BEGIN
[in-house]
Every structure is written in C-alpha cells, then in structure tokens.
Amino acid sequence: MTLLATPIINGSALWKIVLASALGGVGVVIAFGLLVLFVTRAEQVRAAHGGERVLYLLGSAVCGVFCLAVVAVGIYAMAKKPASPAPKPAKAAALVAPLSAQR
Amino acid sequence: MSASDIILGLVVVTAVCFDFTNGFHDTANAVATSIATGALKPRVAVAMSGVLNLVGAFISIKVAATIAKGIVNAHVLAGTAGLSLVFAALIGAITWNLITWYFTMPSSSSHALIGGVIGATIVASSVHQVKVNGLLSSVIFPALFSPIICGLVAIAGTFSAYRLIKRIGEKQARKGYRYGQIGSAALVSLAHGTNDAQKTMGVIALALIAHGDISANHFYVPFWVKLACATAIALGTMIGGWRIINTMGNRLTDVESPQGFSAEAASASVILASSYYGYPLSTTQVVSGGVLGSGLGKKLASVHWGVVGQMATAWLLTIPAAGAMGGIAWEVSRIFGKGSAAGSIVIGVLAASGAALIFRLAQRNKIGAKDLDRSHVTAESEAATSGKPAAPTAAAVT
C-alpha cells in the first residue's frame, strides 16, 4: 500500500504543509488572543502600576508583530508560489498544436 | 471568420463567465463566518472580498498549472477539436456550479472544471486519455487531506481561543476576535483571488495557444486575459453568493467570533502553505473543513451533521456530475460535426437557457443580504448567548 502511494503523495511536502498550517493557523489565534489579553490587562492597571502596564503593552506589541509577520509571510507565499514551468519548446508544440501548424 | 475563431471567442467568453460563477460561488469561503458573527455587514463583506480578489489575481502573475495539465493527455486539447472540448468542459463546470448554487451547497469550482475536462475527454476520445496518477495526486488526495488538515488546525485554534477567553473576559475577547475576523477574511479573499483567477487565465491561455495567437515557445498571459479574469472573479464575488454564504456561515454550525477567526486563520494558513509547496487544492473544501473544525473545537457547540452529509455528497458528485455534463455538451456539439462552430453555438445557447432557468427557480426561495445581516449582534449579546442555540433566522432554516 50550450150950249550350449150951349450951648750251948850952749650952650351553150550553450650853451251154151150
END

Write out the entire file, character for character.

[in-house]
Every structure is written in C-alpha cells, then in structure tokens.
Amino acid sequence: MTLLATPIINGSALWKIVLASALGGVGVVIAFGLLVLFVTRAEQVRAAHGGERVLYLLGSAVCGVFCLAVVAVGIYAMAKKPASPAPKPAKAAALVAPLSAQR
Amino acid sequence: MSASDIILGLVVVTAVCFDFTNGFHDTANAVATSIATGALKPRVAVAMSGVLNLVGAFISIKVAATIAKGIVNAHVLAGTAGLSLVFAALIGAITWNLITWYFTMPSSSSHALIGGVIGATIVASSVHQVKVNGLLSSVIFPALFSPIICGLVAIAGTFSAYRLIKRIGEKQARKGYRYGQIGSAALVSLAHGTNDAQKTMGVIALALIAHGDISANHFYVPFWVKLACATAIALGTMIGGWRIINTMGNRLTDVESPQGFSAEAASASVILASSYYGYPLSTTQVVSGGVLGSGLGKKLASVHWGVVGQMATAWLLTIPAAGAMGGIAWEVSRIFGKGSAAGSIVIGVLAASGAALIFRLAQRNKIGAKDLDRSHVTAESEAATSGKPAAPTAAAVT
C-alpha cells in the first residue's frame, strides 16, 4: 500500500504543509488572543502600576508583530508560489498544436 | 471568420463567465463566518472580498498549472477539436456550479472544471486519455487531506481561543476576535483571488495557444486575459453568493467570533502553505473543513451533521456530475460535426437557457443580504448567548 502511494503523495511536502498550517493557523489565534489579553490587562492597571502596564503593552506589541509577520509571510507565499514551468519548446508544440501548424 | 475563431471567442467568453460563477460561488469561503458573527455587514463583506480578489489575481502573475495539465493527455486539447472540448468542459463546470448554487451547497469550482475536462475527454476520445496518477495526486488526495488538515488546525485554534477567553473576559475577547475576523477574511479573499483567477487565465491561455495567437515557445498571459479574469472573479464575488454564504456561515454550525477567526486563520494558513509547496487544492473544501473544525473545537457547540452529509455528497458528485455534463455538451456539439462552430453555438445557447432557468427557480426561495445581516449582534449579546442555540433566522432554516 50550450150950249550350449150951349450951648750251948850952749650952650351553150550553450650853451251154151150